Sports are sanitized warfare. (Read the complete essay at Histories of Social Media)
Did you catch any of those AT&T ads during the Olympics in which a winning swimmer or runner time was actually in the spot like right after somebody won a race? It wasn’t that immediate (though I remember it so), but it was nevertheless an incredibly brilliant example of how the artifice and invention of
JC Penney announced a no-sale strategy last year, along with an intention to replace sales with “everyday low prices” and a more respectful approach to its customers (instead of perpetuating the inane high pricing, constant discounts, and other detritus that have all but destroyed brick & mortar retailing). Then it decided to communicate the new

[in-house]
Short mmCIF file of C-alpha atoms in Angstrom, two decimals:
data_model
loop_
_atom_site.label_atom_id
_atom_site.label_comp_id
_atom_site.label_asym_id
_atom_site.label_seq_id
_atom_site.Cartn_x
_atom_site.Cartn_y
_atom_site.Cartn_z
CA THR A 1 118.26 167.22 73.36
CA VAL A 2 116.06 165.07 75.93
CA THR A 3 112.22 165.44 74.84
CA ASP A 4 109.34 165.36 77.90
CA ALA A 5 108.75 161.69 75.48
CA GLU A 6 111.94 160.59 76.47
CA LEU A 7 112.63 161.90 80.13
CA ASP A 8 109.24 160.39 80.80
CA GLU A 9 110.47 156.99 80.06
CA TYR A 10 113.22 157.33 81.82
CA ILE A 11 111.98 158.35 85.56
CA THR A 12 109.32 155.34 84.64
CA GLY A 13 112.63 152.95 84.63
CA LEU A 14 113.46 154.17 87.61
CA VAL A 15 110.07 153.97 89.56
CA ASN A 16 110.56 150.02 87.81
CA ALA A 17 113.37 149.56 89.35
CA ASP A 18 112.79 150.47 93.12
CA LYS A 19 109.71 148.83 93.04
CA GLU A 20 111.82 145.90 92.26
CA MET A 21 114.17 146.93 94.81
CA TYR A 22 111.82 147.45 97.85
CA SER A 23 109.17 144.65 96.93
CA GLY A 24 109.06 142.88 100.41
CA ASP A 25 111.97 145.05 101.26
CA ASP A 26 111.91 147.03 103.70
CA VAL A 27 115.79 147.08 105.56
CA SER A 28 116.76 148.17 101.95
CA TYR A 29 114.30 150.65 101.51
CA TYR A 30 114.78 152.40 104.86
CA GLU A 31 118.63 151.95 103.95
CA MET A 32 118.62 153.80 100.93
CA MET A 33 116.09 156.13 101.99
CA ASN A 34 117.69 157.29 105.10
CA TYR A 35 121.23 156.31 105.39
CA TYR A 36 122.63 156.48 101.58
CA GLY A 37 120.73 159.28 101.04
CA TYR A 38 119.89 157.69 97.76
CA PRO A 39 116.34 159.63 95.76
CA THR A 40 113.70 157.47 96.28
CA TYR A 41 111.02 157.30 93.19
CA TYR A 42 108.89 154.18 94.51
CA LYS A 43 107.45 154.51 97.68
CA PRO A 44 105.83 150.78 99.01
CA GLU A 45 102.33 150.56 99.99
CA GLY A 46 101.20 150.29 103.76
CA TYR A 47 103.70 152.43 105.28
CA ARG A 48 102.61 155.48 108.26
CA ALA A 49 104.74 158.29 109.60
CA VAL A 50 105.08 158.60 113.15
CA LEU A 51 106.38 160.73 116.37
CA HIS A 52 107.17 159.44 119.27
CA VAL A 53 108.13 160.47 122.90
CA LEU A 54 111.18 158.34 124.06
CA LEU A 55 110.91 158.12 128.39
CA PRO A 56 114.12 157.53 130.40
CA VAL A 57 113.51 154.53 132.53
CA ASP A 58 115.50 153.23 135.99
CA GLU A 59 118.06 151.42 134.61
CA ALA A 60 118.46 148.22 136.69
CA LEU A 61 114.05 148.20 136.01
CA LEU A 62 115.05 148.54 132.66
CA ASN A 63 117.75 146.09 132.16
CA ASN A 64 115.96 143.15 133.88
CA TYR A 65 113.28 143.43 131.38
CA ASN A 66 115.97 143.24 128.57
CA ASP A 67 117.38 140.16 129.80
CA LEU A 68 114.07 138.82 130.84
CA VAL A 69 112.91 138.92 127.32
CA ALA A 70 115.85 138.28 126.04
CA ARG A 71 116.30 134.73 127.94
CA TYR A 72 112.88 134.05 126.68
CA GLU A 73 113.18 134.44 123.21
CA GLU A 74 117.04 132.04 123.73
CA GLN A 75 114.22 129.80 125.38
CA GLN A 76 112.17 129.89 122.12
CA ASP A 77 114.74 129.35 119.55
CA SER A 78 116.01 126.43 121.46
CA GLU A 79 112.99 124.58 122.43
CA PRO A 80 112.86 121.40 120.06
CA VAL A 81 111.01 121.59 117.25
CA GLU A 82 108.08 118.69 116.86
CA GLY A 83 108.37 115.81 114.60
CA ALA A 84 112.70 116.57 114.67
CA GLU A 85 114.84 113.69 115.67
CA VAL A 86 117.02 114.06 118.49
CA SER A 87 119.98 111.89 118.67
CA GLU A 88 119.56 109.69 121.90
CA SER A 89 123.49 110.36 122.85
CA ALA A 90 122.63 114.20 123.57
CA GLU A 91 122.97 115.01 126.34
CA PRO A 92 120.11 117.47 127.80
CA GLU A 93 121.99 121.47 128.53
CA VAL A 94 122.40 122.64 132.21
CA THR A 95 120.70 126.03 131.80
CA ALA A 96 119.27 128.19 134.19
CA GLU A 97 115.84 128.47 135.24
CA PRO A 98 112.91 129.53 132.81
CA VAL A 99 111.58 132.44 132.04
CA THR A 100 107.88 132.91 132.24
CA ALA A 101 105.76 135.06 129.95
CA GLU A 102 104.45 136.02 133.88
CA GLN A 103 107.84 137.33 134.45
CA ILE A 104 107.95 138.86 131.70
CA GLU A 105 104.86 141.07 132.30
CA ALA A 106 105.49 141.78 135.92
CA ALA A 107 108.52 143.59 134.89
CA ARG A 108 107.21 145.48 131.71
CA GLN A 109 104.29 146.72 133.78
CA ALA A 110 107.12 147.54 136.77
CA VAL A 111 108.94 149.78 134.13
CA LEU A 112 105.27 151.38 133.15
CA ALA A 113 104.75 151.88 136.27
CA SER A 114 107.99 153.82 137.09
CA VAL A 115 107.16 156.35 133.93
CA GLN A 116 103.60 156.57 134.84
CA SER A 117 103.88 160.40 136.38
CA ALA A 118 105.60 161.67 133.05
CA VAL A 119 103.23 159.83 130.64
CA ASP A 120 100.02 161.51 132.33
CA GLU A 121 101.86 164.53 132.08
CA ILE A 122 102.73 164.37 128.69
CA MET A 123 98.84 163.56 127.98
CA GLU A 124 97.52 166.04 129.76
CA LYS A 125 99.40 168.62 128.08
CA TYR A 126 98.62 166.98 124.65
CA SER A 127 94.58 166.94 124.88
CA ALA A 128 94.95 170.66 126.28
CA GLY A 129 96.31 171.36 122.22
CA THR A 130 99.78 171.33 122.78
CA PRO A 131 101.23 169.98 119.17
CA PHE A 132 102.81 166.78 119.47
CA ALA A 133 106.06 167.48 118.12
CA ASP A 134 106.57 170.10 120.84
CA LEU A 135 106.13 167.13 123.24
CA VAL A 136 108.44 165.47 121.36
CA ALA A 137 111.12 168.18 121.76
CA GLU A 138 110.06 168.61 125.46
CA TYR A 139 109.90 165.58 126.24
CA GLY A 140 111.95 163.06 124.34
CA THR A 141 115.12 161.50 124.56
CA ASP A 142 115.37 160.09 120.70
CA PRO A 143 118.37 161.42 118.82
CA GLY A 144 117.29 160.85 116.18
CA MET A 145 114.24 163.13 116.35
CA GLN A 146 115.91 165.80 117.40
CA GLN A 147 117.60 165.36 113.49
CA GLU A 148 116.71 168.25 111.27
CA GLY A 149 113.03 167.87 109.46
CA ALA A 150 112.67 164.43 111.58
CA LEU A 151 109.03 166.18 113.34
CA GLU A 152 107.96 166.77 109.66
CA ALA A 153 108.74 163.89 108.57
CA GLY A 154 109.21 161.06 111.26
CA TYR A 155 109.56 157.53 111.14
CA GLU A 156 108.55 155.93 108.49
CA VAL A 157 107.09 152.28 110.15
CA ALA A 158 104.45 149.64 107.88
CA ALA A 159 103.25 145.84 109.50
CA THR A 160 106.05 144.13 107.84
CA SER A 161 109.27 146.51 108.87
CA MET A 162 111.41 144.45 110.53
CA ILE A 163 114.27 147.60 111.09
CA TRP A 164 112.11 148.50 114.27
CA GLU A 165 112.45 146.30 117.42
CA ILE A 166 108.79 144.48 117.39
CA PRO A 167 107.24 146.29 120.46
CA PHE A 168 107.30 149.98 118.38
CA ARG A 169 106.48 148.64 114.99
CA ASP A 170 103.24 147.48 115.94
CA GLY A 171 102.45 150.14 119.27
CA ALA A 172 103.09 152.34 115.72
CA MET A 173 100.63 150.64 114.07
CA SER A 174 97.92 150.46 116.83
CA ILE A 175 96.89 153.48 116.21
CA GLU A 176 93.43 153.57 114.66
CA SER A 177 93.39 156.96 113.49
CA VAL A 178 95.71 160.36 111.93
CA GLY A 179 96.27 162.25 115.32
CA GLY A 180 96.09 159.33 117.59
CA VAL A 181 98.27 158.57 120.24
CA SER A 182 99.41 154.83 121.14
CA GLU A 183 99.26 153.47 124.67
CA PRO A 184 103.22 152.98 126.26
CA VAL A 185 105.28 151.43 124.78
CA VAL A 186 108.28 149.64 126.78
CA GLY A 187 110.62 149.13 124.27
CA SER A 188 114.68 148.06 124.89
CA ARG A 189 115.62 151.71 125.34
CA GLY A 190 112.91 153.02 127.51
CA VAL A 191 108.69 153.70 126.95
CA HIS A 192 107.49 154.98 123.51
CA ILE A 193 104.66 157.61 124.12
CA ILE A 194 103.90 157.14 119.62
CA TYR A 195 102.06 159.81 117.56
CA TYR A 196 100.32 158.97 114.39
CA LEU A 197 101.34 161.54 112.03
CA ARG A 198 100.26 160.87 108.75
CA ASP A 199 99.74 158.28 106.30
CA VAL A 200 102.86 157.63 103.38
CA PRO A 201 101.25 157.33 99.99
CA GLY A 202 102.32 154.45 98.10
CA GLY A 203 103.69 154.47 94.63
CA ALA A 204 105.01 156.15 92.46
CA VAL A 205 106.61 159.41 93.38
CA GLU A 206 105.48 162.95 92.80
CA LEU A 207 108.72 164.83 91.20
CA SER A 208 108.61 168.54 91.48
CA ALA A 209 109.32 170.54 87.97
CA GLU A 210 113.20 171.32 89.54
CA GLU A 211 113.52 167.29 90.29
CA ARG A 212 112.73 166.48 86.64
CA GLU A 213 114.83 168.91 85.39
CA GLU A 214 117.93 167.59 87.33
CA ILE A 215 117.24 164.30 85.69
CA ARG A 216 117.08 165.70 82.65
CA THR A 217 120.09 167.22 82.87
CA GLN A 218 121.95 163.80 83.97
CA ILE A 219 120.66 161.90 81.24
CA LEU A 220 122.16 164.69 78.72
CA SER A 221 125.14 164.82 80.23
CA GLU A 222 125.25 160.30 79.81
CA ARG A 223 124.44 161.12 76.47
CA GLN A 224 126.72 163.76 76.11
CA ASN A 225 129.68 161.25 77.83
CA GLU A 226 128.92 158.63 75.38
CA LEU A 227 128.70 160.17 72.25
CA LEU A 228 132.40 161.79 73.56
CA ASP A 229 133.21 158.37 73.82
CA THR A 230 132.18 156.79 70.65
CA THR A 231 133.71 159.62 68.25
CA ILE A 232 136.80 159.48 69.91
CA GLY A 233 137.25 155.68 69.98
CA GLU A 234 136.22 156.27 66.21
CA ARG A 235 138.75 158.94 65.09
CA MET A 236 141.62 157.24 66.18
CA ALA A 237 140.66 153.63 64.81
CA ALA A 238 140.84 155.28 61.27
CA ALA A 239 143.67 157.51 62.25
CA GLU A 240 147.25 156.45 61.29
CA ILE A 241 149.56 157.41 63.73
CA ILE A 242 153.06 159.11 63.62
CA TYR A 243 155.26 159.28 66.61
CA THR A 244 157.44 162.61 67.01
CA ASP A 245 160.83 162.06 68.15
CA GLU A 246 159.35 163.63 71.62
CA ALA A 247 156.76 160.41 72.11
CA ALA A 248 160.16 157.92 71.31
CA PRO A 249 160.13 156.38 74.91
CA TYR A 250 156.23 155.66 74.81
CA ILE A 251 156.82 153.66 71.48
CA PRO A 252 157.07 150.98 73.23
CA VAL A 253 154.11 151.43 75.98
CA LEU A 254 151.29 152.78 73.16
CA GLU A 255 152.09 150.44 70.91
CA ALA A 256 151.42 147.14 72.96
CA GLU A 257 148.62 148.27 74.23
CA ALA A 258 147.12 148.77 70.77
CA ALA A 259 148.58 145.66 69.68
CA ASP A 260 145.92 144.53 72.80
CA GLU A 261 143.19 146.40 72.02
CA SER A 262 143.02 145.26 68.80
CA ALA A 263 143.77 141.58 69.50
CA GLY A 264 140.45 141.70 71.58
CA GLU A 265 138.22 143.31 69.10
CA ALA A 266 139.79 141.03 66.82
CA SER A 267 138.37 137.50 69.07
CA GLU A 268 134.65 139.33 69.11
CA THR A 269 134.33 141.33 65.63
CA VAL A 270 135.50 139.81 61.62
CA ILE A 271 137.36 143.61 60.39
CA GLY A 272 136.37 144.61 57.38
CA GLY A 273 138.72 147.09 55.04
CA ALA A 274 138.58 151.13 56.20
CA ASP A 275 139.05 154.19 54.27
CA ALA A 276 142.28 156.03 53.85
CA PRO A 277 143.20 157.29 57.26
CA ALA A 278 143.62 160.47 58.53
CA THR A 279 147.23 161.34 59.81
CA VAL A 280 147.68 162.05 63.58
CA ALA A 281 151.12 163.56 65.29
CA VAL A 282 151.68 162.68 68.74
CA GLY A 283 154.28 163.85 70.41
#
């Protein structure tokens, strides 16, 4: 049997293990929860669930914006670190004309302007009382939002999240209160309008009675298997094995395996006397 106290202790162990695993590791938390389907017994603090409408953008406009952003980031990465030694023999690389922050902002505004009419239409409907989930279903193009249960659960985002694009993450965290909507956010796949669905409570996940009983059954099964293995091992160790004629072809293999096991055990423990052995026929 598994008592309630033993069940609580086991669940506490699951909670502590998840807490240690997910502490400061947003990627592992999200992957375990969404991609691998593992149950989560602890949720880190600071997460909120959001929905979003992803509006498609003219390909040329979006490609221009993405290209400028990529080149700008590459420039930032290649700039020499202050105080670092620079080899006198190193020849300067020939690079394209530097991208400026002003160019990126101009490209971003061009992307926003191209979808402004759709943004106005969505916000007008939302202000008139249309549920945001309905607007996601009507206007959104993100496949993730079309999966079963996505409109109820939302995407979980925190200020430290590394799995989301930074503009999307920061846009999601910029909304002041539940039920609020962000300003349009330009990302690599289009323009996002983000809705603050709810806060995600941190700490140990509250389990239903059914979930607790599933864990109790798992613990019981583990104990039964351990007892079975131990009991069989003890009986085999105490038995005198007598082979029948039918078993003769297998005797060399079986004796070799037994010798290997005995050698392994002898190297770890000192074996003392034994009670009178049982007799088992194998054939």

Andy Murray beats Roger Federer for the gold medal in tennis (just as the Williams sisters beat tow lesser-known Czech pros). The NBAers on the U.S. basketball team whomp the Nigerian team by doubling their score (winning 156-73). Pro footballers take the pitch playing on many different national teams. Most of the other competitors who
You may have heard that the 2012 London Games are the first “Social Olympics,” as if adding the word “social” to anything makes it different (I think adding “in between the sheets” at the end of a fortune pulled from a Chinese cookie is far more insightful). So how exactly is Twitter changing the Olympics?